Greg Gianforte is the Republican candidate in the Montana congressional district (an at-large one) formerly represented by Ryan Zinke, now the Secretary of Interior. The Democrats are running country music singer Rob Quist.
The Democrats have been cautiously optimistic about winning this race, though they face an uphill battle in a district (coextensive with a state) Donald Trump carried by about 20 percentage points. For their part, Republicans have viewed the race as closer than it should be.
The Dems are probably more optimistic now that Gianforte has been accused of body-slamming a reporter. The reporter is Ben Jacobs of the Guardian, a left-leaning paper. This evening, he tweeted: “Greg Gianforte just body slammed me and broke my glasses.”
Alexis Levinson, now at BuzzFeed and formerly with National Review, partially confirmed Jacobs’ accusation. She tweeted that the confrontation occurred behind a half closed door, so she didn’t see it all. However, she did hear “a giant crash and saw Ben’s feet fly in the air as he hit the floor.”
A local television camera crew was on hand for an interview with Gianforte. Thus, we may be able see footage of the event.
Gianforte’s campaign has issued a statement about the altercation. It says that Jacobs “entered the office without permission, aggressively shoved a recorder in Greg’s face and began asking badgering questions.” When Jacobs declined a request to lower his recorder, Gianforte “attempted to grab the phone that was pushed in his face.” Jacobs then “grabbed [the candidate’s] wrist and spun away. . .pushing them both to the ground.” The statement concludes by blaming “aggressive behavior from a liberal journalist” for creating the scene at a campaign volunteer barbecue.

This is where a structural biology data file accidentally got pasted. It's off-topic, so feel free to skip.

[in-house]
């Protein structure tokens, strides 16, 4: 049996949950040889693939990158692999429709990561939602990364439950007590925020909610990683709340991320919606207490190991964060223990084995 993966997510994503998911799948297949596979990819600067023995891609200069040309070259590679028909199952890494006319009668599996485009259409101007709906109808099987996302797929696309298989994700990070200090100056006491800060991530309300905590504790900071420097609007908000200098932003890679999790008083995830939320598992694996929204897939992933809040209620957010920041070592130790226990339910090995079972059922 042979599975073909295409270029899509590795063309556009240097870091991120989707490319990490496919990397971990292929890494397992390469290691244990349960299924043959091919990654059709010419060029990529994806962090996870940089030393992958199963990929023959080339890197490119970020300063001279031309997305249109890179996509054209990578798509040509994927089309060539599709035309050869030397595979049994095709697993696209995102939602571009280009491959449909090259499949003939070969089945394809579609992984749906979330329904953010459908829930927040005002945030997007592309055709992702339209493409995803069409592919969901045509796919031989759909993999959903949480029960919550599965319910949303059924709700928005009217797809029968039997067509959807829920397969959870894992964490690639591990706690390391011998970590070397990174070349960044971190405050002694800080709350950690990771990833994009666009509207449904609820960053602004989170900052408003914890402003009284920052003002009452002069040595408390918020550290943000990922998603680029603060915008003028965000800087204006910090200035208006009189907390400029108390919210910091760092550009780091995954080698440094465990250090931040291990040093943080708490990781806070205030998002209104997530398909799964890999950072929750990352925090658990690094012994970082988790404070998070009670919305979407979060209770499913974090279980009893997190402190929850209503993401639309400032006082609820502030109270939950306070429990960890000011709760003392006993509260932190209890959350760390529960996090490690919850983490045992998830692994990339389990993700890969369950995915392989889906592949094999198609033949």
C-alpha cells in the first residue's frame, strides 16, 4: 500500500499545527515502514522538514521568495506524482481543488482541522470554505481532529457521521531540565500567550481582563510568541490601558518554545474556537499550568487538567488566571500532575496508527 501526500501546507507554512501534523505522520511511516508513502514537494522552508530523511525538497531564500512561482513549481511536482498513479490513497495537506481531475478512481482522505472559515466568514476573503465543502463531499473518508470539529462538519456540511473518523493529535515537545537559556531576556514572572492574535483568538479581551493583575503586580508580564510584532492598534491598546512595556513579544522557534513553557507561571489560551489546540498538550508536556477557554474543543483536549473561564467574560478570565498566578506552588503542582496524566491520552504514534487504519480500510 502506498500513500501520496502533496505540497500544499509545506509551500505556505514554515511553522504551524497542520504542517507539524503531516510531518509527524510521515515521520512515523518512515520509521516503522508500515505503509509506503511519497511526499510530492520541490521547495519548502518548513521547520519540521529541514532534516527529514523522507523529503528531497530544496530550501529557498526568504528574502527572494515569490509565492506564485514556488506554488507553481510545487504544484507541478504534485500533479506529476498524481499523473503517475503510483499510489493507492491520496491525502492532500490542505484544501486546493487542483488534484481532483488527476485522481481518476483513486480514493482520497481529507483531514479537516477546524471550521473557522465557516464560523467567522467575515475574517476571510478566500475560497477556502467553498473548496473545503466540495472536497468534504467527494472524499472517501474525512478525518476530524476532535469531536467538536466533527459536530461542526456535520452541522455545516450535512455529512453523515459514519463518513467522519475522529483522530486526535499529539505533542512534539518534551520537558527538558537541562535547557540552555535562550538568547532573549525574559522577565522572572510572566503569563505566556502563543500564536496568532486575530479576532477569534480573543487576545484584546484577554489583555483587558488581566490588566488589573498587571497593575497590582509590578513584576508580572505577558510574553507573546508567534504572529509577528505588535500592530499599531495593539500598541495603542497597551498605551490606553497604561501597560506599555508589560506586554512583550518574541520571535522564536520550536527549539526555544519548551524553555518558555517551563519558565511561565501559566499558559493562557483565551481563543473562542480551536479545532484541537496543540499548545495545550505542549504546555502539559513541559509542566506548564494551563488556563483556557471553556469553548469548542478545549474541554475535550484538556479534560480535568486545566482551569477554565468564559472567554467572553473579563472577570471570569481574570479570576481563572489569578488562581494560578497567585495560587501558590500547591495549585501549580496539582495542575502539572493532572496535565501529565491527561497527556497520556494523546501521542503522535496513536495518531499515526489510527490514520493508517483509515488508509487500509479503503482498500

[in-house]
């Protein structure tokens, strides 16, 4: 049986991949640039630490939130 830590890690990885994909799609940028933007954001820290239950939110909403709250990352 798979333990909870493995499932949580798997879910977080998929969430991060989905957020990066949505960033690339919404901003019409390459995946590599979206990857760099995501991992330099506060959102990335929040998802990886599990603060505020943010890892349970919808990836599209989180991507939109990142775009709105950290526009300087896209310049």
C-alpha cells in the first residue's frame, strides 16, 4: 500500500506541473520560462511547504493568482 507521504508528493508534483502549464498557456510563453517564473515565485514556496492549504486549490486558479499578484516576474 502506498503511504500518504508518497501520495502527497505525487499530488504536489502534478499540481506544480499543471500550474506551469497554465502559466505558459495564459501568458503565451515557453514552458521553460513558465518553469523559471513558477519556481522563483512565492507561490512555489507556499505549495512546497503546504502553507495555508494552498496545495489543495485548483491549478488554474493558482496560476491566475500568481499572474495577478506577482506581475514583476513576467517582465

You can hear the audio of the confrontation here. After the physical alteration, Gianforte, still enraged, yells at Jacobs. The reporter says he will call the police, and apparently he has.
I imagine that many Montanans will have little sympathy for Jacobs, who comes across as an overly aggressive twit who may have wanted to goad the GOP candidate and become part of the story for the benefit of the Democrats (presumably in less dramatic fashion, though). Whether they will find Gianforte’s response to Jacobs appropriate behavior for a congressman is another matter.
Montanans will have to sort it out quickly. The election is tomorrow.
If nothing else, Republicans now have an excuse for losing this seat, if that’s what happens.
UPDATE: I just remembered that in the Alaska Senate race of 2010, a supporter of Joe Miller, the Tea Party candidate and Republican nominee, had a reporter handcuffed and detained after he asked Miller an unpleasant question. There were a number of fairly small problems and incidents that, collectively, derailed Miller and enabled Lisa Murkowski, whom he had defeated in the Republican primary, to win the general election as an independent. The “arrest” of the journalist may have been one of them.